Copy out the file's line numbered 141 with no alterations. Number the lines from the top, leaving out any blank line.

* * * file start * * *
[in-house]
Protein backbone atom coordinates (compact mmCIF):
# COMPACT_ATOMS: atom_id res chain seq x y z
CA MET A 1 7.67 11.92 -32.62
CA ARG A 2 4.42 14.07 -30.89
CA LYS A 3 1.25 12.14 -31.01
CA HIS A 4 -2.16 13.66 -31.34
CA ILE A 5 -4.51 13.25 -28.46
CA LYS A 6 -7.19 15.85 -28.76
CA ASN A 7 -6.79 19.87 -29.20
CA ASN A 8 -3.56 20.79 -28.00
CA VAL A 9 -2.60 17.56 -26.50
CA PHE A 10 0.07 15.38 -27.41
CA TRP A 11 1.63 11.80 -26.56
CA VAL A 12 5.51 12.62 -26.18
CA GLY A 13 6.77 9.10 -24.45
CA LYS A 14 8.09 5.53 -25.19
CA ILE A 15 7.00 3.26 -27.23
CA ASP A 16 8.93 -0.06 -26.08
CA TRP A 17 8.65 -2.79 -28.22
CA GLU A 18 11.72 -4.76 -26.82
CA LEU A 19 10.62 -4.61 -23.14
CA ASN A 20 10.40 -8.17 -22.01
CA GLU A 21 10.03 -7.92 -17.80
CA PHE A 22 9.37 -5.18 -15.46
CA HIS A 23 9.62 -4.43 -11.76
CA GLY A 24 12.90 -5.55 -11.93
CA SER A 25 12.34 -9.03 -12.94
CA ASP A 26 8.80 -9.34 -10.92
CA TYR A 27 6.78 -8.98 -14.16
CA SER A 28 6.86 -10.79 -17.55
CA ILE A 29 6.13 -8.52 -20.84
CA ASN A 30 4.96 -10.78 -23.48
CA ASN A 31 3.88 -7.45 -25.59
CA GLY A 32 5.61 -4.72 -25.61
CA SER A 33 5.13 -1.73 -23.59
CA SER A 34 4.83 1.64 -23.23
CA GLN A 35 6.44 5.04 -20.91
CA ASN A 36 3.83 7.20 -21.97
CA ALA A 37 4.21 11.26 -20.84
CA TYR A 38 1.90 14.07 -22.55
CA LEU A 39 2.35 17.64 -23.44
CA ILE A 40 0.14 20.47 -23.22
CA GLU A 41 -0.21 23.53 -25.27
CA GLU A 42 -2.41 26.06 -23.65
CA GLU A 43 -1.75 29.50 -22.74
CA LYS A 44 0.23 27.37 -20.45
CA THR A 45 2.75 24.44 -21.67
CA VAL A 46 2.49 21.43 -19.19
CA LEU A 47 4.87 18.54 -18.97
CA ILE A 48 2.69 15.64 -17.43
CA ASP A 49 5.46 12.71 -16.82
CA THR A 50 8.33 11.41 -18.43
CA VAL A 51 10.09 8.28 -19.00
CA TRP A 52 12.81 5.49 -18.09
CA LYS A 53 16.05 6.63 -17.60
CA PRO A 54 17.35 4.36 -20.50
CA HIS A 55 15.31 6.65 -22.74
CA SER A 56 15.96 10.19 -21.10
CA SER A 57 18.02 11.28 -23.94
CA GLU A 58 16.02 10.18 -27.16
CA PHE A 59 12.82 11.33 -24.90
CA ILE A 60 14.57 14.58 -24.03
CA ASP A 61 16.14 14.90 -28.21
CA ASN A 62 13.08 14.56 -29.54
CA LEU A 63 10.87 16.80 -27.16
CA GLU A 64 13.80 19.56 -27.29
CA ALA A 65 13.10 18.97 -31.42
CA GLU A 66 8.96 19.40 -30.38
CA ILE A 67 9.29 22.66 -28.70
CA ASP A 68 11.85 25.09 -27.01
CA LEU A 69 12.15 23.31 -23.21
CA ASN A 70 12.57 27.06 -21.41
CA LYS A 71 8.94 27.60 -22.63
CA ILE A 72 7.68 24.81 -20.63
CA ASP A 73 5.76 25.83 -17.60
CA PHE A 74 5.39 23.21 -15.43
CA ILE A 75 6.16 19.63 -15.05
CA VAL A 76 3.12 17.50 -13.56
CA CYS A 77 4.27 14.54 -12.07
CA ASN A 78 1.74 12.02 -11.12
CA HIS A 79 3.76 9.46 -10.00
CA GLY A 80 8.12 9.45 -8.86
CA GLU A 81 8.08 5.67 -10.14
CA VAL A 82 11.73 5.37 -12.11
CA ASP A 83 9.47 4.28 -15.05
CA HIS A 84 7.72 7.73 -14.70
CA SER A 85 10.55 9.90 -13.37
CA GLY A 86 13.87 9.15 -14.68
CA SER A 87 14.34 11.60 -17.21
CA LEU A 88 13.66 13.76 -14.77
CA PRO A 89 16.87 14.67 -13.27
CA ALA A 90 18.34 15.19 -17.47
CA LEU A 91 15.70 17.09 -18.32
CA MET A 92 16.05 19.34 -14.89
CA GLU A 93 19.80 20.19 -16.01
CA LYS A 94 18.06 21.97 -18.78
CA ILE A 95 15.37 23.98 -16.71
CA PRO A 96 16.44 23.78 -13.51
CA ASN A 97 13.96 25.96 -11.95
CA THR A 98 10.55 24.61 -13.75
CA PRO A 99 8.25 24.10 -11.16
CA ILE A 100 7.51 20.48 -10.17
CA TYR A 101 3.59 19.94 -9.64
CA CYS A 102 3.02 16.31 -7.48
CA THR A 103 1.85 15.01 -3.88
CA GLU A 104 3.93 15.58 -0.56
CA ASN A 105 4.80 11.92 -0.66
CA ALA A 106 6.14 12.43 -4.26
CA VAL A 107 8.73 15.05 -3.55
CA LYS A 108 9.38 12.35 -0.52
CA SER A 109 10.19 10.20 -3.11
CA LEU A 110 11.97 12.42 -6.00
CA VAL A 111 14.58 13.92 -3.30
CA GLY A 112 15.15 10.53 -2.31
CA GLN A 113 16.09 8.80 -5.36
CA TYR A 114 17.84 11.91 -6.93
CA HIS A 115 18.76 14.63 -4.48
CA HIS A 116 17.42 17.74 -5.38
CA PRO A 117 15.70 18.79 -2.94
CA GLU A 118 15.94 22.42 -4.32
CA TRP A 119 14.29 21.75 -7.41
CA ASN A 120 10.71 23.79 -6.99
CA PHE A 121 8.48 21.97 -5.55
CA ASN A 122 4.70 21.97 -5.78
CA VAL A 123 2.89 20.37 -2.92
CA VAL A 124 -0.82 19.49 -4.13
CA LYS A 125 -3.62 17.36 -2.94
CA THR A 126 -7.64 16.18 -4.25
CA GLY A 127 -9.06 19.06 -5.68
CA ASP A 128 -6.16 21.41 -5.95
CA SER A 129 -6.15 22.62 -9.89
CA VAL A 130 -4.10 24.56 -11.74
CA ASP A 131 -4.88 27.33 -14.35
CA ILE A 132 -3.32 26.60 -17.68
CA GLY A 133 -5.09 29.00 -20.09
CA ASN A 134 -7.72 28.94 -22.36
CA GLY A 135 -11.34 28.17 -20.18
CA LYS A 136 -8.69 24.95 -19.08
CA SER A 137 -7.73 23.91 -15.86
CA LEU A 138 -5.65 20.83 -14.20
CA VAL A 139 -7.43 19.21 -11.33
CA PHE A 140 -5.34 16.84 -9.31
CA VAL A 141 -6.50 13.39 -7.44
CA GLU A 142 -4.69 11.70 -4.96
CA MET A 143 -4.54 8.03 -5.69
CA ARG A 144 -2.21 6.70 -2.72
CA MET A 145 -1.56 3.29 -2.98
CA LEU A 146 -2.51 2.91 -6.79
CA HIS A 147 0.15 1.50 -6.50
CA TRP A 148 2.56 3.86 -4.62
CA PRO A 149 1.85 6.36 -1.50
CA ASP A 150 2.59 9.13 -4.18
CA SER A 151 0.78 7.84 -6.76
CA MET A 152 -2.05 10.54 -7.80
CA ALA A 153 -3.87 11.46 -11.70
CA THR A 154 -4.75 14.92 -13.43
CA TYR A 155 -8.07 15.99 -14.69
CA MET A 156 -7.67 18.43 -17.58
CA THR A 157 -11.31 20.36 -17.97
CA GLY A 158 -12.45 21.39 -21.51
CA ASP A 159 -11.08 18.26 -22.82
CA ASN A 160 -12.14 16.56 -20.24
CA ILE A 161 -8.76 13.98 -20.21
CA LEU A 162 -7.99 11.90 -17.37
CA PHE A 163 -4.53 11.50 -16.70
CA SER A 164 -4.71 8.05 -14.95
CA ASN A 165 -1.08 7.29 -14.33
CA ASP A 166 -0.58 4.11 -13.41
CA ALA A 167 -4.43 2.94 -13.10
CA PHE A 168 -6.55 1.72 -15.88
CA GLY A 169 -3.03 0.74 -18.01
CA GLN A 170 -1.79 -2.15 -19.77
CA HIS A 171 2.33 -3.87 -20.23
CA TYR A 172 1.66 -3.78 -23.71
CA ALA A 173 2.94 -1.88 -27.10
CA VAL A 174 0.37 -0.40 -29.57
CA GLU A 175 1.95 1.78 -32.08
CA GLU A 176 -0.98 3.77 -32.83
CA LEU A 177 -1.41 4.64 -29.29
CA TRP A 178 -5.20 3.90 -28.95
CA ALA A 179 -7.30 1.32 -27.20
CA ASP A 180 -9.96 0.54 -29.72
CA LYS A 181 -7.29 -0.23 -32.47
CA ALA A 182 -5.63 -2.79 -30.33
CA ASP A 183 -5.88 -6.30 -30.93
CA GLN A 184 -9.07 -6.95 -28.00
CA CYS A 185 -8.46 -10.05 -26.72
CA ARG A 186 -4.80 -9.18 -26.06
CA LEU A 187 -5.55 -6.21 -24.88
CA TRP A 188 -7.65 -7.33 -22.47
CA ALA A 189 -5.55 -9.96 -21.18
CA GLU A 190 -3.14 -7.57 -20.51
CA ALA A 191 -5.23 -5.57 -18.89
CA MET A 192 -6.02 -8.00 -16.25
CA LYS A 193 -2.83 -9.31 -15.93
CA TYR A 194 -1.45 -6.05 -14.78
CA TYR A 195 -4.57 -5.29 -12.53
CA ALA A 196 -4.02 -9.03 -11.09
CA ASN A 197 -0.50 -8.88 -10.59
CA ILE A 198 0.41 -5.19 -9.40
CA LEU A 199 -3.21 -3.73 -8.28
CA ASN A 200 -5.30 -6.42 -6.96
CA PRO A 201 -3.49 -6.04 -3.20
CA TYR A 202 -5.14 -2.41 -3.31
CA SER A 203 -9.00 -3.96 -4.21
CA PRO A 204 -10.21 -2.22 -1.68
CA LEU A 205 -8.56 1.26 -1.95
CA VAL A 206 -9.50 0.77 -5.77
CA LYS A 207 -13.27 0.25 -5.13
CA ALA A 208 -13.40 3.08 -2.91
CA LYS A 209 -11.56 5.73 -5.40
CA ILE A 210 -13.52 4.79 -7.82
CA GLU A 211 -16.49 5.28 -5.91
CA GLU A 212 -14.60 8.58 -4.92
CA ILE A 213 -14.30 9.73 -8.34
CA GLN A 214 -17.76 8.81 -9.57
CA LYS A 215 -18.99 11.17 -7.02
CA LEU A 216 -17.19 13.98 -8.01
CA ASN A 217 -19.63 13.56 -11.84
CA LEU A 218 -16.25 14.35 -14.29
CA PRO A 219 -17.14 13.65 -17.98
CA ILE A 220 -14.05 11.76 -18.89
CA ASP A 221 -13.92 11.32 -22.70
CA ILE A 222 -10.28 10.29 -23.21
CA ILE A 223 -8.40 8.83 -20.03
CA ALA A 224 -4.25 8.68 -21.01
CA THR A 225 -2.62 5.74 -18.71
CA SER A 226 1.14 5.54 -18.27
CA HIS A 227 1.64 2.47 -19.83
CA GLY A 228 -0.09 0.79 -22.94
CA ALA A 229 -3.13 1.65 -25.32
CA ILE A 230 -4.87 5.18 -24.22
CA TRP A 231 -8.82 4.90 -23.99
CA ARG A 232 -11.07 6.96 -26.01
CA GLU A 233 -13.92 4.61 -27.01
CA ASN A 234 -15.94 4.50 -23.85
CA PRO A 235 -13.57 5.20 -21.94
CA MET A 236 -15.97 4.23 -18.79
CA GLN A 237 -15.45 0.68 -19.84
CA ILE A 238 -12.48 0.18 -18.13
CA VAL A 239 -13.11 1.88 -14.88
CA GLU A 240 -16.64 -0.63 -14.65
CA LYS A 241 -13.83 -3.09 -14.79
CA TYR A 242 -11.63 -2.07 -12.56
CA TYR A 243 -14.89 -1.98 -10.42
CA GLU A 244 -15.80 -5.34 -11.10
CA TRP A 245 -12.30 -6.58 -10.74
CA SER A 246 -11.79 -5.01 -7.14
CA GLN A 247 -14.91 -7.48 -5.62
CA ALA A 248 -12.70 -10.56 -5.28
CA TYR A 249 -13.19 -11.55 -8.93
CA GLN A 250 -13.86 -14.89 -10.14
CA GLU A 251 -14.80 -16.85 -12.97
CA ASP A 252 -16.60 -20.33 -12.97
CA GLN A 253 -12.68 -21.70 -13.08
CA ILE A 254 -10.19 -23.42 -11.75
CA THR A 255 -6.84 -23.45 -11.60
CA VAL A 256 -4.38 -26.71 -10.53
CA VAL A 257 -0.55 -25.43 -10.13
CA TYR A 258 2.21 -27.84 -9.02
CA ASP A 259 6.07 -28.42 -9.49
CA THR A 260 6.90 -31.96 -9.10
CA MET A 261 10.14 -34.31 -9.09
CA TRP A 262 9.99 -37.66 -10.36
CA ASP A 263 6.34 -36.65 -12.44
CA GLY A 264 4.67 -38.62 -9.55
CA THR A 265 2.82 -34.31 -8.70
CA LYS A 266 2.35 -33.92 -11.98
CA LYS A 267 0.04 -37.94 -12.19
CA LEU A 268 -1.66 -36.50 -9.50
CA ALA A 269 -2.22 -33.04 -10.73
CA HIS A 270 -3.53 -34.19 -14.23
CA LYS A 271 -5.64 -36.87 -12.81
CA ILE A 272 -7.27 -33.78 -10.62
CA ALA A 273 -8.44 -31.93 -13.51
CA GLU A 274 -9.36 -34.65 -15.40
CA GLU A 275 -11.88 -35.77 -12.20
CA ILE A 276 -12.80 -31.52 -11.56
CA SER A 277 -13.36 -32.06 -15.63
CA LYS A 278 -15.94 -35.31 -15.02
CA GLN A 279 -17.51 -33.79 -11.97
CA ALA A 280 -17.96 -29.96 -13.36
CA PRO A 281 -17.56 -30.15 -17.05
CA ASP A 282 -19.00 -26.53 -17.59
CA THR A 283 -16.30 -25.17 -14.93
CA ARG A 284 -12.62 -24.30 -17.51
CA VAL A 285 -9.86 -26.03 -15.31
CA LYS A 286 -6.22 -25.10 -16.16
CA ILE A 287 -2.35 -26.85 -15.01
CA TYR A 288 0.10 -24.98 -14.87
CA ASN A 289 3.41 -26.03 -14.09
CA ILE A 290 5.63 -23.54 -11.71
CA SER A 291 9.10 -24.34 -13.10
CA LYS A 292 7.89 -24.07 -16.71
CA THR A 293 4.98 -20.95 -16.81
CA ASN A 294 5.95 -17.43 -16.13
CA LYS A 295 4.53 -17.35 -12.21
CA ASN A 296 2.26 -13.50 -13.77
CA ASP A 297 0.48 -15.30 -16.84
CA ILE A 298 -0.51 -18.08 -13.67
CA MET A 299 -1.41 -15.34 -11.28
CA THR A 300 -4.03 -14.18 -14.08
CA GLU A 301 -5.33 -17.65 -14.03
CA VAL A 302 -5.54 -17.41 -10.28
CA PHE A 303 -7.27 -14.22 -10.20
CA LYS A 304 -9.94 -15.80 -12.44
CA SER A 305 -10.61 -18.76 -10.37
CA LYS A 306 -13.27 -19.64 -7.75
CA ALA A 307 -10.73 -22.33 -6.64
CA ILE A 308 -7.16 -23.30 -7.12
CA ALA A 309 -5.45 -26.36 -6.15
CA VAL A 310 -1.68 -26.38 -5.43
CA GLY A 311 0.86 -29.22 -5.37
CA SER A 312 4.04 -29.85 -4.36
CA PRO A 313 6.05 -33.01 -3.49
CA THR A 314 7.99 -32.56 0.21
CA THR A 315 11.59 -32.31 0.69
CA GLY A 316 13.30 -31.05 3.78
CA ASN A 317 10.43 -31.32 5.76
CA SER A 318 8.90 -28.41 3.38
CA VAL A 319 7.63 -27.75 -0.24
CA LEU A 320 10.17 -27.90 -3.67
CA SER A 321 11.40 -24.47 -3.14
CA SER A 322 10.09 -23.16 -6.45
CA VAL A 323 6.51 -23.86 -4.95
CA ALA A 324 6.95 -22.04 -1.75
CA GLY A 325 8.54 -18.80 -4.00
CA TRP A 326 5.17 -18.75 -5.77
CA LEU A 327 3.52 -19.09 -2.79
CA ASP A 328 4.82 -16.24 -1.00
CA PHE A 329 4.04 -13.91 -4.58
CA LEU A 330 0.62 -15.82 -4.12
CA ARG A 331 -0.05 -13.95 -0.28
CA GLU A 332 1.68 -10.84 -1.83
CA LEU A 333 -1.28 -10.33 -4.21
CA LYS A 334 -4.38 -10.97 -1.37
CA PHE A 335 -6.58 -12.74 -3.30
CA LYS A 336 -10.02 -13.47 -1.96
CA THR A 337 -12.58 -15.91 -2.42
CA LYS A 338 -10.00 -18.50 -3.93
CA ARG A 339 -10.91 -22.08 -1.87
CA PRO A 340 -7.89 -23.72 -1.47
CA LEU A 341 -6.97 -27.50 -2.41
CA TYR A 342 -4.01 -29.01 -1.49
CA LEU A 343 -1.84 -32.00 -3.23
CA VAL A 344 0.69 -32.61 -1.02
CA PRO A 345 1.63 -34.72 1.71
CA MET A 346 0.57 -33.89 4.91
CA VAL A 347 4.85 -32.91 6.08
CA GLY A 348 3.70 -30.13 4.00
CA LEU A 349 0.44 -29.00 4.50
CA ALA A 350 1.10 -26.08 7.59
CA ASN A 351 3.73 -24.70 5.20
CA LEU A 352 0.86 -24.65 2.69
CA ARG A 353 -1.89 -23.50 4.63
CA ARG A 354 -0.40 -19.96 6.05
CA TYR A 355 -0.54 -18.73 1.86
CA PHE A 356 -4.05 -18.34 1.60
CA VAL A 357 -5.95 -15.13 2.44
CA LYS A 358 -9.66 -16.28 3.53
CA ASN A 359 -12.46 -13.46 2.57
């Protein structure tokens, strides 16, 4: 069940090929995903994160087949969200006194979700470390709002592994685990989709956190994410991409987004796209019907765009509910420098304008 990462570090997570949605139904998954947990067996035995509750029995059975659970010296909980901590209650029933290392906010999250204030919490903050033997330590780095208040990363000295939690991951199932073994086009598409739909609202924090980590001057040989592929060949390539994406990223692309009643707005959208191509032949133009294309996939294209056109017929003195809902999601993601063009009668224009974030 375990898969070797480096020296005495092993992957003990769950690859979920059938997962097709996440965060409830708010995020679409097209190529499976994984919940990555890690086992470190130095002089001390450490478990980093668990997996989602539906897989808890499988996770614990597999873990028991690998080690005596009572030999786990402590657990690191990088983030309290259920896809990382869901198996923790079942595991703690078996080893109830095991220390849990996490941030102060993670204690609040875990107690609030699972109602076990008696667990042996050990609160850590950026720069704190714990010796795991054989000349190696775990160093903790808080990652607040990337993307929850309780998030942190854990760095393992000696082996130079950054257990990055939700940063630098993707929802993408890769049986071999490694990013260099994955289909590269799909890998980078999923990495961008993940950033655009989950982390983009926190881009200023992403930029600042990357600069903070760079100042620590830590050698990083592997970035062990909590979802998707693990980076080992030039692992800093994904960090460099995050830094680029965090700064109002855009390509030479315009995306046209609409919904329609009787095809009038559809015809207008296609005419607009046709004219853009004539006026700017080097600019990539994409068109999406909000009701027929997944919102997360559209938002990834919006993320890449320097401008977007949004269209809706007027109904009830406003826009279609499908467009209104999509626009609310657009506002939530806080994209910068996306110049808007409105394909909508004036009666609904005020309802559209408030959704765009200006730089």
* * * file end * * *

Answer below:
CA LEU A 138 -5.65 20.83 -14.20